‘I’m in awe of my wife’: Pharrell Williams on fatherhood, ageing and #MeToo

Lizzie Edmonds, Suprateek Chatterjee
In awe: Pharrell Williams with his wife Helen Lasichanh: Ethan Miller/Getty

Pharrell Williams has spoken out about how fatherhood has changed him — and why he feels a “responsibility to the universe” to help new stars.

The artist and producer, who will be 45 next month, has four children with his wife, model and designer Helen Lasichanh, 37. She had their first son, Rocket, in 2008 and gave birth to triplets in January last year. Williams told ES Magazine: “I’m in awe of women and my wife. To carry another heartbeat inside your body for nine months — in my wife’s case she had four heartbeats — is beyond anything a man can give back to the universe.

“To give life. That’s something that has changed me, just the infinite amount of respect and gratitude I’m blessed with.”

Williams, one half of producer duo The Neptunes and frontman of band N*E*R*D, has won 10 Grammys and is behind some of the best known pop hits of the past two decades, including Happy, Get Lucky — and Robin Thicke’s 2013 track Blurred Lines, which became notorious for its provocative lyrics and video, starring a near-naked Emily Ratajkowski.

Stage presence: Singer Pharrell Williams (Kevin Mazur/Getty Images)

Williams distanced himself from the song, saying he was a different version of himself now and he couldn’t “be that person any more”.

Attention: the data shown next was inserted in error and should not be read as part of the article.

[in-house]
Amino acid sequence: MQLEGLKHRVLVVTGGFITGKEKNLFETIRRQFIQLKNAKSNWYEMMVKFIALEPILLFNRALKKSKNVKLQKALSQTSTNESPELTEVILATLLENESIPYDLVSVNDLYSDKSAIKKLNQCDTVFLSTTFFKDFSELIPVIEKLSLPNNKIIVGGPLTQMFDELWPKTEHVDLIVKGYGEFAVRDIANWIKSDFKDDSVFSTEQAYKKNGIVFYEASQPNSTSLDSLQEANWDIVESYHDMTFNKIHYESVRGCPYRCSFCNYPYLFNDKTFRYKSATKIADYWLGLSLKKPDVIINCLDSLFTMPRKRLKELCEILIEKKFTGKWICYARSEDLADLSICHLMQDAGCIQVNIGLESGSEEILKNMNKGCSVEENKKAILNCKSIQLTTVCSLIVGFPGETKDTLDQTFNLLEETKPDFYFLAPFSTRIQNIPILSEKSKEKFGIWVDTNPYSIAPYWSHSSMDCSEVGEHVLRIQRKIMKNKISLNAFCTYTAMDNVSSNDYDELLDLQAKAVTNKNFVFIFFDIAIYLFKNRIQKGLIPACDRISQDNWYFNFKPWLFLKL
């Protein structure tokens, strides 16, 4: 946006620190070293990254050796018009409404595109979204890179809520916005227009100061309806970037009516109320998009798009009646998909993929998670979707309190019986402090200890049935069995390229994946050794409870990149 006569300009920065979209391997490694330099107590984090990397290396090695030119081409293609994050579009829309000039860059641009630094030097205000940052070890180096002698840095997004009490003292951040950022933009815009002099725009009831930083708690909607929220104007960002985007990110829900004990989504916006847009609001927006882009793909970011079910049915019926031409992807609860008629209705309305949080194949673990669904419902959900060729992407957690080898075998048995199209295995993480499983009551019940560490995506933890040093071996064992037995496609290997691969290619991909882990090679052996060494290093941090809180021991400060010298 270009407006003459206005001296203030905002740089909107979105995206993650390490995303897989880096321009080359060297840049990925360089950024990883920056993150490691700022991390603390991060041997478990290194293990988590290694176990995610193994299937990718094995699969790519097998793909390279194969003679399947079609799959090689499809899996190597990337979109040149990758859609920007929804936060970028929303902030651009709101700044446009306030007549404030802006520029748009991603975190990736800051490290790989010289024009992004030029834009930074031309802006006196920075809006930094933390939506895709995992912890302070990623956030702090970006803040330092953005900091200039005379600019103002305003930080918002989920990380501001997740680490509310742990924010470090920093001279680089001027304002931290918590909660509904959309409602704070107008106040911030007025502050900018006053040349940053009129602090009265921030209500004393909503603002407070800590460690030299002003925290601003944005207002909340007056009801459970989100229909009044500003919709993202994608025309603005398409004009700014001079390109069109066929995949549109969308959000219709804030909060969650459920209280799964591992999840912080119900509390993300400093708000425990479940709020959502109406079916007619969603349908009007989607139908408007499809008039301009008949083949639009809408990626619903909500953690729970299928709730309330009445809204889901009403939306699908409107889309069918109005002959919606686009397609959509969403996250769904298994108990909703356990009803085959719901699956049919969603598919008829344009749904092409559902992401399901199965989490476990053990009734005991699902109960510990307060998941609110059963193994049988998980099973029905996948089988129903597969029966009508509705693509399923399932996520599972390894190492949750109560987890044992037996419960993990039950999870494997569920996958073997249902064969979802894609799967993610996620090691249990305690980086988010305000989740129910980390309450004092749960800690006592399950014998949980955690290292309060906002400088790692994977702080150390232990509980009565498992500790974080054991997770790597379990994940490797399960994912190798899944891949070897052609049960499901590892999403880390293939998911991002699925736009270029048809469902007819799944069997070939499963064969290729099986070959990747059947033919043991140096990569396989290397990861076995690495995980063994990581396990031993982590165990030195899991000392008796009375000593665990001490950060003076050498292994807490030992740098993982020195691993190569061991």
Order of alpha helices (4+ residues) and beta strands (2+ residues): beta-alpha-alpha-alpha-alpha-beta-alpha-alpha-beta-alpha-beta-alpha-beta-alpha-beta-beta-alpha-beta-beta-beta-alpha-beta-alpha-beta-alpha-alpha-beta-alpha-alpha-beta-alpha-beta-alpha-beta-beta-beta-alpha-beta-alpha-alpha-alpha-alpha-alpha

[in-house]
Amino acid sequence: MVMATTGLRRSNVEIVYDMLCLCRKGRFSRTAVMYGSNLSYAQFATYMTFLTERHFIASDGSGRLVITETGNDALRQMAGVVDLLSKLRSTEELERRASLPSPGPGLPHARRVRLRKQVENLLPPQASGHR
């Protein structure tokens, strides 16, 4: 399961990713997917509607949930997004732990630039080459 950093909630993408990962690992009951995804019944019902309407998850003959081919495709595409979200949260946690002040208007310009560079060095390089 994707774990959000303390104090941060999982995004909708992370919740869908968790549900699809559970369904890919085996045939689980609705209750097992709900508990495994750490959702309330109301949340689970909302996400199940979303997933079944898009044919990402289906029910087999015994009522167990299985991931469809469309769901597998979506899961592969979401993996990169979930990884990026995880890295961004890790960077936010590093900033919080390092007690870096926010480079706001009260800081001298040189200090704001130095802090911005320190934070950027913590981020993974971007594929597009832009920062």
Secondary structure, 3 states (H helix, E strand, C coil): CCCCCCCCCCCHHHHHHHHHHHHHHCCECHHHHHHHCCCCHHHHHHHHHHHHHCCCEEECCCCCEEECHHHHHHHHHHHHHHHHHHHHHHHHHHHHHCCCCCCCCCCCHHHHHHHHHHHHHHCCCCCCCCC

He also commented on the #MeToo movement against sexual harassment, saying he had “always been a huge advocate for women and for women having a voice and I hope that as a result of this conversation there is a real shift in due process and industries across the board.”

Asked if he felt he needed to change as he grew older he said: “It’s not out of pressure as much as it is out of responsibility that I feel to the universe. The universe has given me so much.” He added: “You know, I’m going to be 45 in April, this is what I’m supposed to do. When you’re young, you think that everything is because of you; you think that all those great things are happening because of you.

“And when you get older you realise that there were so many people that the universe used and that conspired to get you to that place. And so, you have to return that favour. You have to stand in line and help, you know, recognise or help people acknowledge themselves and recognise that they’re stars and if they stand in the right place, they can be part of the greater constellation. That’s my job.”